Cooper provides an incentive spirometer of the type discussed earlier where there is only an indication given that a certain minimum flow rate has been achieved. In Cooper this is indicated by the turning on of the light. No measurement of the total volume of air inhaled is provided.
Sanctuary et al show a rather complex circuit arrangement for analyzing expired respiratory gases and measuring them. The volume of expired air is digitally displayed by means of a rotating slotted disc assembly.
Kozak shows a bidirectional spirometer with a moving vane type air flow sensor, the revolutions of the vane being counted to provide a measure of air flow.
It is an object of the present invention to provide a means for measuring and monitoring a patient's post operative respiratory exercise which does not require the use of a stopwatch, reference to charts, or hand calculations to determine the volume of air inspired.
It is another object of the invention to provide such a means which can be operated by the patient without requiring the presence of another person such as a therapist to assist in the patient's exercise program.
It is still a further object of the present invention to provide a means for calculating the volume of air inspired by a patient and for determining whether the patient was successful in his attempt to inspire a volume equal to or greater than that called for by the exercise program determined by the therapist.
It is again an object of the present invention to provide a means for recording the number of times a patient successfully inspires a volume of air equal to or greater than that called for by the exercise program and for determining whether the number of such successful efforts is equal to the number of successful efforts required by the exercise program.
Another object of this invention is to indicate to the patient the length of time he is required to hold his breath after he has successfully inspired the required volume of air.
A further objective is to provide a device which will automatically sense that its angular displacement from the vertical exceeds a preset value and in that event inhibit operation of the device.
The device should further display, on demand, the largest inhalation volume in the current series of inhalations.
It is an object of the present invention to provide such a device as discussed above which is portable and capable of operating in conjunction with a separate and independently operable spirometer such that the present device may be taken from the patient without depriving the patient of his spirometer.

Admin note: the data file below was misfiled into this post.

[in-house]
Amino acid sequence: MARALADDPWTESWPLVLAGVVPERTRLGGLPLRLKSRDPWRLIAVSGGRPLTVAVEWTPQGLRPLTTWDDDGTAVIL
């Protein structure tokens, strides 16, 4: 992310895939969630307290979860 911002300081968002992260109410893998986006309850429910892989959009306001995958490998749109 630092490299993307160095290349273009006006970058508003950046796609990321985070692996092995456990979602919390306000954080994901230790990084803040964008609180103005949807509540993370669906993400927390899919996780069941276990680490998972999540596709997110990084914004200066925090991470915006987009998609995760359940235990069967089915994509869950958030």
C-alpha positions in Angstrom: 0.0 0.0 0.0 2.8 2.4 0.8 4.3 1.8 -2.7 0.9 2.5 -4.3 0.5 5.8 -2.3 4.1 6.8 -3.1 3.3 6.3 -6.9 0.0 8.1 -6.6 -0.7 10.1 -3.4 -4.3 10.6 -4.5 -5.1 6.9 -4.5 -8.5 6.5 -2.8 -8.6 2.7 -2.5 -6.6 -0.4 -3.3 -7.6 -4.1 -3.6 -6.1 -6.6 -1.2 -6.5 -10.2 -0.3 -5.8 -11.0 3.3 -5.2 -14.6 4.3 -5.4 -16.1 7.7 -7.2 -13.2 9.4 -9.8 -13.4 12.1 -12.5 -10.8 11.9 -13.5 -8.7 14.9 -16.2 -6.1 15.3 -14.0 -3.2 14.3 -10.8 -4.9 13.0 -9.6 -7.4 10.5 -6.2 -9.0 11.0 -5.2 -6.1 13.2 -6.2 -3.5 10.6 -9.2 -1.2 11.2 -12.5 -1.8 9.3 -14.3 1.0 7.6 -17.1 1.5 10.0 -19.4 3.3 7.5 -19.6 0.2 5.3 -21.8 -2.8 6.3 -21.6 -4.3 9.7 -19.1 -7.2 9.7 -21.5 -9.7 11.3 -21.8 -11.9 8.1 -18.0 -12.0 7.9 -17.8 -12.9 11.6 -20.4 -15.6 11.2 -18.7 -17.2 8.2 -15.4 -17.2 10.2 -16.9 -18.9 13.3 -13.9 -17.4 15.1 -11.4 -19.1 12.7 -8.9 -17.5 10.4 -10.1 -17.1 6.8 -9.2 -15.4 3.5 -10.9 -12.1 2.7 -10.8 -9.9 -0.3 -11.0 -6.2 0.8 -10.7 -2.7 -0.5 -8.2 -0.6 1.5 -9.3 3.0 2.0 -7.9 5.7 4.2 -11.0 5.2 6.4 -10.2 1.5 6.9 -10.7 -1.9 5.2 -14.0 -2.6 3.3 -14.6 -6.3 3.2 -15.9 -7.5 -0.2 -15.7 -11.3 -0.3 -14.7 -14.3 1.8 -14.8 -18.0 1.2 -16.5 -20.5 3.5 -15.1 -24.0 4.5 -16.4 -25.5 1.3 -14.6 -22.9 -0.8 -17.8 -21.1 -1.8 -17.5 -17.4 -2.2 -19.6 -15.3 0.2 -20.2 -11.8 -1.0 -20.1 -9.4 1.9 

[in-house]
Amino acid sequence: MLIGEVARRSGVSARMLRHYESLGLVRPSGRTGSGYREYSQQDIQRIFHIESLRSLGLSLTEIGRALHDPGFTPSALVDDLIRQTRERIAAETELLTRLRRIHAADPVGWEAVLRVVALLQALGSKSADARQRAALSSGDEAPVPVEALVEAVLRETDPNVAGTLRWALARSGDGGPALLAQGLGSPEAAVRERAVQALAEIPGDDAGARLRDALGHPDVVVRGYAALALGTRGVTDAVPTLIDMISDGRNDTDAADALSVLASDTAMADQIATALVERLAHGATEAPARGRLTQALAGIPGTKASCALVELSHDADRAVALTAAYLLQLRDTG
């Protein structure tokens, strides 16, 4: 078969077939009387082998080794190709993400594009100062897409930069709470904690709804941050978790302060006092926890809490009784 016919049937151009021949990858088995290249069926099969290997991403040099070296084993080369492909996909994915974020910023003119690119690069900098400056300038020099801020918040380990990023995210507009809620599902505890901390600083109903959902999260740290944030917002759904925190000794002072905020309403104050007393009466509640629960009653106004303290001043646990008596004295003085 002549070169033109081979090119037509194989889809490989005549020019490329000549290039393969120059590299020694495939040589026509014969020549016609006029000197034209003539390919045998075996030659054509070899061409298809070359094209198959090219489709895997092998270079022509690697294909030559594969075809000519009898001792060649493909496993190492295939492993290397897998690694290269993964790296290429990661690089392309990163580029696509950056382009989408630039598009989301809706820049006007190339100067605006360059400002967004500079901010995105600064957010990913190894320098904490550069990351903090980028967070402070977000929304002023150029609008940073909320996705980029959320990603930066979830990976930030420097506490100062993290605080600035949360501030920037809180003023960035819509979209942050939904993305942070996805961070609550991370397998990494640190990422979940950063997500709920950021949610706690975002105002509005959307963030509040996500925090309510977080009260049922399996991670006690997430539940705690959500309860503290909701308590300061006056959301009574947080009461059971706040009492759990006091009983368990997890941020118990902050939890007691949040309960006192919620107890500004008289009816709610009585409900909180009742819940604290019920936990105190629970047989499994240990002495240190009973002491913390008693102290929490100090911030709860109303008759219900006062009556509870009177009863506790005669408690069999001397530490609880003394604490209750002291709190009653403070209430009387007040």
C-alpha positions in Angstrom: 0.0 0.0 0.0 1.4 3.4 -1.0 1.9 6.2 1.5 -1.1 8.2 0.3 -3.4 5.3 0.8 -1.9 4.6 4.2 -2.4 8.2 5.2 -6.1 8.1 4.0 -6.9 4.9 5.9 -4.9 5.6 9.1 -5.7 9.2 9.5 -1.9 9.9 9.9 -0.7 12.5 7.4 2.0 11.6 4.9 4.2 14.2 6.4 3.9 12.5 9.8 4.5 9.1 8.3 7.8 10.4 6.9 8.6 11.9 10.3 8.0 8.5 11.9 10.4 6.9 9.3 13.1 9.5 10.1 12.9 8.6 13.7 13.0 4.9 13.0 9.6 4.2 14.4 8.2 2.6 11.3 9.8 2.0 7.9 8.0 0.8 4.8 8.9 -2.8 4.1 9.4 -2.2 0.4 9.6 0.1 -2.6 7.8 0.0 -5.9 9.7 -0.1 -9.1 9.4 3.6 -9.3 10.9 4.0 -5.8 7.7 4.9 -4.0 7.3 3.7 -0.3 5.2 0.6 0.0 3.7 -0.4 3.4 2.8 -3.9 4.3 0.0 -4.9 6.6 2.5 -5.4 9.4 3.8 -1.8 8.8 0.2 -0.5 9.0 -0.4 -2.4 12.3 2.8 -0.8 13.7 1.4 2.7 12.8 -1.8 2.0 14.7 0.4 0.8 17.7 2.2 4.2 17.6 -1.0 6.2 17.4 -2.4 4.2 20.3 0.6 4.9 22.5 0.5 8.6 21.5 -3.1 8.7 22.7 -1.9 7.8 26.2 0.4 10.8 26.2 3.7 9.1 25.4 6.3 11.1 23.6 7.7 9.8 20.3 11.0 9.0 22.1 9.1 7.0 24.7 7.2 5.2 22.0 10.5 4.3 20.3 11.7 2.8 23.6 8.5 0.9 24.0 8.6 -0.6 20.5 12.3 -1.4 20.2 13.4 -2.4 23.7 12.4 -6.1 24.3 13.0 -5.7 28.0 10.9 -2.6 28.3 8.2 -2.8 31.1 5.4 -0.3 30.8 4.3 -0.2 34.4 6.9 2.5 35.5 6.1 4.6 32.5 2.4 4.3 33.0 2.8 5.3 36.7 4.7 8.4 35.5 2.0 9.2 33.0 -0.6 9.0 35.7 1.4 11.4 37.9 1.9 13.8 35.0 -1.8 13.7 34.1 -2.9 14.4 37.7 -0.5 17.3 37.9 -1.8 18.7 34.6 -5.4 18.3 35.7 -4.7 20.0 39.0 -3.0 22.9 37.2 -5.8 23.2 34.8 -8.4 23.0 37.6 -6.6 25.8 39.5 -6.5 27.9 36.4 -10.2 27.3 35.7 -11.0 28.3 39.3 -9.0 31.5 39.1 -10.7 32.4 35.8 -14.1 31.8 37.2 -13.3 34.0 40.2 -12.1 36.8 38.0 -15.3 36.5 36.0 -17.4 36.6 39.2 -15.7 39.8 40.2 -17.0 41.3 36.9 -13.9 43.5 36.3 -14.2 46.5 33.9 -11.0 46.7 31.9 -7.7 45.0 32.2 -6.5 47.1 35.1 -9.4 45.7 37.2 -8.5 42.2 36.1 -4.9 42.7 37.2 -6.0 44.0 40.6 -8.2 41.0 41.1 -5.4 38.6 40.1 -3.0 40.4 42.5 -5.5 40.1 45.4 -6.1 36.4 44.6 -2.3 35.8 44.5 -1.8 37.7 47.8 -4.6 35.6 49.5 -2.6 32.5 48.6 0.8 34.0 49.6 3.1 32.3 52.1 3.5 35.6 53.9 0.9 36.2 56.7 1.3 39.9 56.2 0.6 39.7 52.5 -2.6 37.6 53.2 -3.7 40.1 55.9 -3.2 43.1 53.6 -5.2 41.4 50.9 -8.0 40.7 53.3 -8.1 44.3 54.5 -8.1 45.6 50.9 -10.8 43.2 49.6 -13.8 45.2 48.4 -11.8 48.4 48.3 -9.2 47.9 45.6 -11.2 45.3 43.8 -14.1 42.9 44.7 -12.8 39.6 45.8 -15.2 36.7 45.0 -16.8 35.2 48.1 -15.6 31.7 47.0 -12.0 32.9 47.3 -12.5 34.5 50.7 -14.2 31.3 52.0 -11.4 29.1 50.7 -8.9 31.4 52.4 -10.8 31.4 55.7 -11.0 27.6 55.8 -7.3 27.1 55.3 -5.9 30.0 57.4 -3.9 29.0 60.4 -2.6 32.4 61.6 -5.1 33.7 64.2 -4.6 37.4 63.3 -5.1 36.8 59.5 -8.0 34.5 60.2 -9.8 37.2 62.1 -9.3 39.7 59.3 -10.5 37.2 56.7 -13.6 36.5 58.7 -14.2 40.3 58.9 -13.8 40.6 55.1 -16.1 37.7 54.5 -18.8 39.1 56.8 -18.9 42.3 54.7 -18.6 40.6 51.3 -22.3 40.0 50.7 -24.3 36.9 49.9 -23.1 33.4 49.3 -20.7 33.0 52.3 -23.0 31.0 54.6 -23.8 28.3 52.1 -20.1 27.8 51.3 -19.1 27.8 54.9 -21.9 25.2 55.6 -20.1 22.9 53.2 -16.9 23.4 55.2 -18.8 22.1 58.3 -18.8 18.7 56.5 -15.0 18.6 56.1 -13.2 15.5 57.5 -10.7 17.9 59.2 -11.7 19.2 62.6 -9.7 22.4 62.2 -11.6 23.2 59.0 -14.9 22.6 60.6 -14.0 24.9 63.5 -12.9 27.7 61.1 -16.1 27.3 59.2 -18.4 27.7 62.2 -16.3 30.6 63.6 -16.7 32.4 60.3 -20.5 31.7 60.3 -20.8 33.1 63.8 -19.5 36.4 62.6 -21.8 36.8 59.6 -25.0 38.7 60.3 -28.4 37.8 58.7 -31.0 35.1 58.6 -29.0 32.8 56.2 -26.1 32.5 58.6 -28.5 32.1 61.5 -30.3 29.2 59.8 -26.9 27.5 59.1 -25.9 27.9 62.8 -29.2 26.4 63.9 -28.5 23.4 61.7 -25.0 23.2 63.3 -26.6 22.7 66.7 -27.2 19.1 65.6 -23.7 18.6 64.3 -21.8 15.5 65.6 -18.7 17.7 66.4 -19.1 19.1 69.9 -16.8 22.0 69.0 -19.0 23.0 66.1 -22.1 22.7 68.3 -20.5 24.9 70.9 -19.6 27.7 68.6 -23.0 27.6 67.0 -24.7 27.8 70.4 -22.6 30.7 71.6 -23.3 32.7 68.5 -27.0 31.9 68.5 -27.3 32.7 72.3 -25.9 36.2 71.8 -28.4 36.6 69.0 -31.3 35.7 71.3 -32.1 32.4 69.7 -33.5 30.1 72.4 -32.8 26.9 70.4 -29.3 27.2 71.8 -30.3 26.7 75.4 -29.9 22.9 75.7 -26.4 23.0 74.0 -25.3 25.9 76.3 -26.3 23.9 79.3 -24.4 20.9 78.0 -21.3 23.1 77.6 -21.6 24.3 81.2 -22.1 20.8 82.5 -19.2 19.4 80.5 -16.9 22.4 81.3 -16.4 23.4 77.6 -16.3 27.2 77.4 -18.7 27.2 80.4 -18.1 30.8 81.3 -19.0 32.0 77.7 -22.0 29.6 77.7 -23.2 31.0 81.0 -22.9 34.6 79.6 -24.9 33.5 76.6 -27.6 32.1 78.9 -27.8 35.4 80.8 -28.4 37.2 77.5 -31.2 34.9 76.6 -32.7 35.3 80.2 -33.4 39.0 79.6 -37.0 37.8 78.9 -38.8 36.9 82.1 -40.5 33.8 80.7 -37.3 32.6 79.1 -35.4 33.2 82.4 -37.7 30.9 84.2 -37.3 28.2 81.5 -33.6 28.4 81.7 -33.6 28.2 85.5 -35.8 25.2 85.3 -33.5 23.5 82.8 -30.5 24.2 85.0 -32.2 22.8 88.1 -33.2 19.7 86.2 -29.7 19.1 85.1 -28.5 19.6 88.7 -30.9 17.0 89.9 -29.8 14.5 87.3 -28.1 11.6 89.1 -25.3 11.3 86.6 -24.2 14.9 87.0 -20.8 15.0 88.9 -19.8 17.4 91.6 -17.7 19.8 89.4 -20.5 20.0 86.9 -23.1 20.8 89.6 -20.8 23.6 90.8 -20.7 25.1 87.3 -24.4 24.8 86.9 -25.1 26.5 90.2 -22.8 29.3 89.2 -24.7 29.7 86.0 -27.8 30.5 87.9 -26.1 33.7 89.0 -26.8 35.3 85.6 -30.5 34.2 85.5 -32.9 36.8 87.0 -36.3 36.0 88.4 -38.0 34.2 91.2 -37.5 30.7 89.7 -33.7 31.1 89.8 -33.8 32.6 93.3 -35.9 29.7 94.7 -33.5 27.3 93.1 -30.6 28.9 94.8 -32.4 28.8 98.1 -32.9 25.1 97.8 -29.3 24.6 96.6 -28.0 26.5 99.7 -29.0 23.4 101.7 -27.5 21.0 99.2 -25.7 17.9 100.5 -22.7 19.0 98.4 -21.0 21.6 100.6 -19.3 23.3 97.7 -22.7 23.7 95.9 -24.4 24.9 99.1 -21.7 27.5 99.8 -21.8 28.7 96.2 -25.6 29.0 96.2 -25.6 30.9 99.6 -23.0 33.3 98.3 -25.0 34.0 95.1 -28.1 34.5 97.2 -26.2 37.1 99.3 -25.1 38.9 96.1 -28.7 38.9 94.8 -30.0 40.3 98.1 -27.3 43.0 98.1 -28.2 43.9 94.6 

The device of the present invention comprises an energy beam and electronic circuitry mounted in a housing which is matably mountable upon a spirometer having a flow rate indicator such that when the indicator interrupts the energy beam the electronic circuitry is activated. The circuitry, which includes a microprocessor, accepts input data such as minimum flow rate required, total volume required, total number of successful efforts required, and length of time patient should hold his breath. The microprocessor measures the time that the energy beam is interrupted by the indicator and calculates the total volume of inspired air. If this volume meets or exceeds the volume required under the therapist's program, a successful effort is recorded. In addition, the device will display the volume of air the patient is expected to inhale, how many times he is expected to inhale this volume, how long he must hold his breath after each inhalation, how much air he has actually inhaled, the number of successful efforts made and the greatest volume of air the patient has inhaled in the current exercise series.
FIG. 1 is a front elevational view showing the device of the present invention mounted upon a spirometer.
FIG. 2 is a sectional view taken along the line 2--2 of FIG. 1.
FIG. 3 is a sectional view taken along the line 3--3 of FIG. 2.
FIG. 4 is a sectional view taken along the line 4--4 of FIG. 2.
FIG. 5 is a partial sectional view taken along the line 5--5 of FIG. 2.
FIG. 6 is a flow chart of the data entry mode of operation of the invention.
FIG. 7 is a flow chart of the patient's operation mode of the invention.
FIG. 8 is a functional block diagram of the device of the present invention.
FIG. 9 is a detailed circuit diagram of a portion of the block diagram of FIG. 8.
FIG. 10 is a detailed circuit diagram of the remainder of the block diagram of FIG. 8.
FIG. 11 is a functional block diagram of the operation of the microprocessor shown in FIG. 10.
FIG. 12 is a sample of the display output.
FIGS. 1 through 5 show how the device of the present invention is intended to function in conjunction with a spirometer. For convenience the device of the present invention may often be referred to herein as the counter. This designation should be distinguished from the discussion at a later point, wherein reference is made to an electronic processing device or counting device used as a timing means, which is contained within the microprocessor. The present invention comprises a counter 8, more particularly shown in FIG. 1. The counter comprises primarily two portions. The first portion is the main body 10, the second portion is the detector housing 12 which protrudes from the upper front portion of the main body 10. Immediately above the detector housing are two display windows, a left display window 14 and a right display window 16. In order that the data displayed within these windows is more easily readable, there is provided a light shield 17 which extends outward from the body 10 and reduces the amount of light striking the windows. The detector housing 12 is provided with a downward opening cavity designed for mating engagement with a spirometer 18 which permits the counter 8 to be removably and matably mounted upon the spirometer 18. The spirometer comprises a base 20, a vertically extending chamber 22 and, located within the chamber, a moveable indicator 24 which is free to rise to the top of the chamber 22 as a result of the air flow through the chamber. This indicator 24 may comprise a ball or other device which, for purposes of the preferred embodiment of the present invention, is not transparent to light. By inhaling through orifice 25, a patient will cause air to flow through chamber 22 which will cause the indicator 24 to rise within the chamber 22. When the rate of air flow inhaled by the patient is equal to or exceeds the flow rate setting of the regulator valve 26, the indicator 24 will be caused to rise to the top of the chamber 22, thus indicating that the patient has achieved an inhalation rate at least equal to the setting of the valve 26.